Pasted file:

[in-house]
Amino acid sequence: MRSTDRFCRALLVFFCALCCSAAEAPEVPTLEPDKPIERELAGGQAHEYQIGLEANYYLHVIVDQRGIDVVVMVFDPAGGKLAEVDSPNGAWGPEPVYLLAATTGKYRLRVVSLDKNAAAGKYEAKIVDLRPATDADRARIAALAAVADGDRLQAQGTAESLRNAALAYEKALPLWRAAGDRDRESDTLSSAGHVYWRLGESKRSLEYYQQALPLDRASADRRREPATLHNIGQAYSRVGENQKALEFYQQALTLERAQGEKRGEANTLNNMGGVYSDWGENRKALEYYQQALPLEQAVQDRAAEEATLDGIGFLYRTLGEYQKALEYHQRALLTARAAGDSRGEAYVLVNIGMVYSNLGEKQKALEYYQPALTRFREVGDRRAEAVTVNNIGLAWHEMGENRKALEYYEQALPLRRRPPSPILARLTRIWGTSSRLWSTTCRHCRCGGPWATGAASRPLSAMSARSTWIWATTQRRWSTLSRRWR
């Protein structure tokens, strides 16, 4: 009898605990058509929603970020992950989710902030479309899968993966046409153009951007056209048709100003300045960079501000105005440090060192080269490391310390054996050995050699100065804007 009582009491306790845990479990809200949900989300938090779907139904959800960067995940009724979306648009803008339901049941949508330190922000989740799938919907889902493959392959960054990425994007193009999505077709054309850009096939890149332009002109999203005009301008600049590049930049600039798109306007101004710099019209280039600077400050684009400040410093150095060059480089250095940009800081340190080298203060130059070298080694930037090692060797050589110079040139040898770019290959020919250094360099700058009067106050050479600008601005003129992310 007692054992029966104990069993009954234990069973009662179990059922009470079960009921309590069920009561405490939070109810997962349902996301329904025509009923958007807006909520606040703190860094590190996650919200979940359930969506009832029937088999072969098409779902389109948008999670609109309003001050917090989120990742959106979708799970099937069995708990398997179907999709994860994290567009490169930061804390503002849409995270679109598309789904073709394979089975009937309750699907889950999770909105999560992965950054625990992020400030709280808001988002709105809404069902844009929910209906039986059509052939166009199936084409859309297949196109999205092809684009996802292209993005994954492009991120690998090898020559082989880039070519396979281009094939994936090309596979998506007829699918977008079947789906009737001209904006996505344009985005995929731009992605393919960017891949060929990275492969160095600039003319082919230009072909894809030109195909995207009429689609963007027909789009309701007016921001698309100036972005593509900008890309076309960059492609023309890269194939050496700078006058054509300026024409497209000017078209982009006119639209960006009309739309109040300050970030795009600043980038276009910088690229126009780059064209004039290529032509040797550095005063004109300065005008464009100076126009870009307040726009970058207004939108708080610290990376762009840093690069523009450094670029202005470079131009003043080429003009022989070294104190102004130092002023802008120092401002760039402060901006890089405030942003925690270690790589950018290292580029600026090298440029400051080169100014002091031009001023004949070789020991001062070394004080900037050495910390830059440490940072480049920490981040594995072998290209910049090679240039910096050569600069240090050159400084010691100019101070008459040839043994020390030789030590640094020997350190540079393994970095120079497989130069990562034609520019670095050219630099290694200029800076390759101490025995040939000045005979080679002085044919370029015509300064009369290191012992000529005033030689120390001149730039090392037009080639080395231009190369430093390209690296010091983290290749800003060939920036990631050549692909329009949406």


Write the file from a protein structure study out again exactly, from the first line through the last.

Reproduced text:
[in-house]
Amino acid sequence: MRSTDRFCRALLVFFCALCCSAAEAPEVPTLEPDKPIERELAGGQAHEYQIGLEANYYLHVIVDQRGIDVVVMVFDPAGGKLAEVDSPNGAWGPEPVYLLAATTGKYRLRVVSLDKNAAAGKYEAKIVDLRPATDADRARIAALAAVADGDRLQAQGTAESLRNAALAYEKALPLWRAAGDRDRESDTLSSAGHVYWRLGESKRSLEYYQQALPLDRASADRRREPATLHNIGQAYSRVGENQKALEFYQQALTLERAQGEKRGEANTLNNMGGVYSDWGENRKALEYYQQALPLEQAVQDRAAEEATLDGIGFLYRTLGEYQKALEYHQRALLTARAAGDSRGEAYVLVNIGMVYSNLGEKQKALEYYQPALTRFREVGDRRAEAVTVNNIGLAWHEMGENRKALEYYEQALPLRRRPPSPILARLTRIWGTSSRLWSTTCRHCRCGGPWATGAASRPLSAMSARSTWIWATTQRRWSTLSRRWR
């Protein structure tokens, strides 16, 4: 009898605990058509929603970020992950989710902030479309899968993966046409153009951007056209048709100003300045960079501000105005440090060192080269490391310390054996050995050699100065804007 009582009491306790845990479990809200949900989300938090779907139904959800960067995940009724979306648009803008339901049941949508330190922000989740799938919907889902493959392959960054990425994007193009999505077709054309850009096939890149332009002109999203005009301008600049590049930049600039798109306007101004710099019209280039600077400050684009400040410093150095060059480089250095940009800081340190080298203060130059070298080694930037090692060797050589110079040139040898770019290959020919250094360099700058009067106050050479600008601005003129992310 007692054992029966104990069993009954234990069973009662179990059922009470079960009921309590069920009561405490939070109810997962349902996301329904025509009923958007807006909520606040703190860094590190996650919200979940359930969506009832029937088999072969098409779902389109948008999670609109309003001050917090989120990742959106979708799970099937069995708990398997179907999709994860994290567009490169930061804390503002849409995270679109598309789904073709394979089975009937309750699907889950999770909105999560992965950054625990992020400030709280808001988002709105809404069902844009929910209906039986059509052939166009199936084409859309297949196109999205092809684009996802292209993005994954492009991120690998090898020559082989880039070519396979281009094939994936090309596979998506007829699918977008079947789906009737001209904006996505344009985005995929731009992605393919960017891949060929990275492969160095600039003319082919230009072909894809030109195909995207009429689609963007027909789009309701007016921001698309100036972005593509900008890309076309960059492609023309890269194939050496700078006058054509300026024409497209000017078209982009006119639209960006009309739309109040300050970030795009600043980038276009910088690229126009780059064209004039290529032509040797550095005063004109300065005008464009100076126009870009307040726009970058207004939108708080610290990376762009840093690069523009450094670029202005470079131009003043080429003009022989070294104190102004130092002023802008120092401002760039402060901006890089405030942003925690270690790589950018290292580029600026090298440029400051080169100014002091031009001023004949070789020991001062070394004080900037050495910390830059440490940072480049920490981040594995072998290209910049090679240039910096050569600069240090050159400084010691100019101070008459040839043994020390030789030590640094020997350190540079393994970095120079497989130069990562034609520019670095050219630099290694200029800076390759101490025995040939000045005979080679002085044919370029015509300064009369290191012992000529005033030689120390001149730039090392037009080639080395231009190369430093390209690296010091983290290749800003060939920036990631050549692909329009949406």